Reel Injun (2010) - Rotten Tomatoes

Reel Injun (2010)

Reel Injun



Critic Consensus: No consensus yet.

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Movie Info

Native American and Aboriginal peoples have long played a part in Hollywood filmmaking, but the picture presented of them was not always flattering or accurate. Most westerns of Hollywood's Golden Age presented "Indians" as either ruthless savages with no sense of honor or fools who were lost without the help of the white man. (Adding insult to injury, they were usually played by white actors in make up.) However, as issues of Native American rights came to the forefront in the 1960s, more filmmakers stepped forward to offer a more positive and thoughtful portrayal of Aboriginal characters on screen, and Native American performers were given a greater opportunity to present the story of their people in television and the movies. Director Neil Diamond (a member of Canada's Cree community) offers a look at the past, present and future of Native People on the big screen in the documentary Reel Injun, which includes interviews with actors Adam Beach, Graham Greene and Sacheen Littlefeather, filmmakers Chris Eyre and Zacharias Kunuk, and artists and activists John Trudell and Russell Means; Clint Eastwood and Jim Jarmusch also speak about Hollywood's history and their own experiences in presenting Native Americans in their films. Produced in cooperation with the National Film Board of Canada, Real Injun was an official selection at the 2009 Toronto International Film Festival. ~ Mark Deming, Rovimore
Rating: Unrated
Genre: Documentary, Special Interest
Directed By:
Written By: Catherine Bainbridge, Neil Diamond
In Theaters:
On DVD: Nov 29, 2011
LionsGate Entertainment


Clint Eastwood
as Interviewee
Jim Jarmusch
as Interviewee
Graham Greene (II)
as Interviewee
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News & Interviews for Reel Injun

Critic Reviews for Reel Injun

All Critics (15) | Top Critics (6)

Reel Injun is not a peace pipe but a convincing case for a place at the table.

Full Review… | June 25, 2010
St. Louis Post-Dispatch
Top Critic

Setting off in his barely road-worthy "rez car," Mr. Diamond films a series of bittersweet, and sometimes bitingly funny, encounters.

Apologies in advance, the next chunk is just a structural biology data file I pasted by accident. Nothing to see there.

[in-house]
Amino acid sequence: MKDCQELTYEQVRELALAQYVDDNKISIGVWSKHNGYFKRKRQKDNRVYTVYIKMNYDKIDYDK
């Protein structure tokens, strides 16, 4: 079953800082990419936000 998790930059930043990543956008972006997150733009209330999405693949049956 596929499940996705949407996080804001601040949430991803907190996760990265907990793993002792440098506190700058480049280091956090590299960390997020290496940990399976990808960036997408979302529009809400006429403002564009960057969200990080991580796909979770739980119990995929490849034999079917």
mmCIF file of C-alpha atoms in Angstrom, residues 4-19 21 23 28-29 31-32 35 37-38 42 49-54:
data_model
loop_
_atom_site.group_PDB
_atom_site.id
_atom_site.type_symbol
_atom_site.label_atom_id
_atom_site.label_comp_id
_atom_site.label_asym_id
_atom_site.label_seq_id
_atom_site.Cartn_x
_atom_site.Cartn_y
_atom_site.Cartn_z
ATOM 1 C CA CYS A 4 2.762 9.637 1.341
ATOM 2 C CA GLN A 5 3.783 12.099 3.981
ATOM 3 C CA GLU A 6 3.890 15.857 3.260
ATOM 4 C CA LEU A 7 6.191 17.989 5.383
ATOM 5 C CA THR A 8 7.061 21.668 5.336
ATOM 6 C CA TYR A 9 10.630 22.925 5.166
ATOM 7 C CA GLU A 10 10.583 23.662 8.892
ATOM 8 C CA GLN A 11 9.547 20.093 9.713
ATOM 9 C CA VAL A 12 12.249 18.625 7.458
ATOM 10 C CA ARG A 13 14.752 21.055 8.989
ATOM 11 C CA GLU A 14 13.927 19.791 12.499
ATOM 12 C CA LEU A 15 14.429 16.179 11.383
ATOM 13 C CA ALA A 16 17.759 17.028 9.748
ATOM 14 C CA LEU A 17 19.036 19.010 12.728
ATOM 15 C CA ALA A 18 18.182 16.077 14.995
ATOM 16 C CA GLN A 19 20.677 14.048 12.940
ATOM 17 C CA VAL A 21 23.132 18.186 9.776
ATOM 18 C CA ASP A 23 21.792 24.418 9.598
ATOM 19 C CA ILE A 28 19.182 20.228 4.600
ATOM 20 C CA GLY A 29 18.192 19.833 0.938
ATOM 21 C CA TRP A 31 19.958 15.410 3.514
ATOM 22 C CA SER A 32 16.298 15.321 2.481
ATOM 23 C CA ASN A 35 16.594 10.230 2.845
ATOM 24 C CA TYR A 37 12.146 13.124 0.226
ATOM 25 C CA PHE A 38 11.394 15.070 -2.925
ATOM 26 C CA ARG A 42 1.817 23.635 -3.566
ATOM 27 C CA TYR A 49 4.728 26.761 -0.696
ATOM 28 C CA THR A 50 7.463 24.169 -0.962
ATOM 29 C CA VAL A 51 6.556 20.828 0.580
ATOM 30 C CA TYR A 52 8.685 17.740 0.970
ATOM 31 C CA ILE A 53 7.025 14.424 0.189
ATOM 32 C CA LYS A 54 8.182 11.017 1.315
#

Full Review… | June 18, 2010
New York Times
Top Critic

Reel Injun will most likely give you a new perspective the next time you watch John Wayne battle Native Americans.

Full Review… | June 11, 2010
New York Post
Top Critic

Both the talking-head interviews and montages trace distortions and puncture myths with professional rigor.

Full Review… | June 9, 2010
Time Out
Top Critic

Combining a road trip from his native Arctic reservation to Los Angeles with an archival cinematic survey, Diamond's treatment of each is perfunctory to the point of inutility.

Full Review… | June 8, 2010
Village Voice
Top Critic

Entertaining and informative.

Full Review… | February 19, 2010
Globe and Mail
Top Critic

Audience Reviews for Reel Injun


Director Neil Diamond explores the portrayal of Native Americans throughout the history of American cinema, exposing the racist stereotypes that films have perpetuated.
it's hard for me to review this film. I think that I, along with most of the rest of modern American culture, am trained to pick at the negative with an almost knee-jerk quickness so that when I find a film with which I agree so heartily, I have little to say. Diamond's analysis is spot-on. Yes, the vast majority of John Wayne westerns are racist. Yes, Disney's Pocahontas is infantile and racist. Yes, Natives in film are either pre-modern savages or pre-modern hippies who have to make way, usually through their gruesome demise, for "civilization." Yes, yes, yes. The film lauds Native cinema by Natives, and it contextualizes Marlon Brando's public refusal of his Oscar to raise awareness of Native rights.
The half-star off is because even though the academic analysis of American film is great, the road-trip story is half-baked and doesn't provide the through-line for the film that Diamond intended.
Overall, Reel Injun is a fantastic analysis of Natives in film, and it should be required viewing in any film school.

Jim Hunter

Super Reviewer


An eye opening and thought provoking investigation into the evolution of Native American portrayals in film. Director Neil Diamond examines contemporary projects and revisits a few old classics on his way to exposing racial stereotypes and blowing up long held misconceptions about Aboriginal culture.

Randy Tippy

Super Reviewer


Interesting documentary following the history of the portrayal of Native Americans in US pop culture and film history. With a lot of interesting historical and details, humor and interviews with people who know what they're talking about.

Jens S.

Super Reviewer

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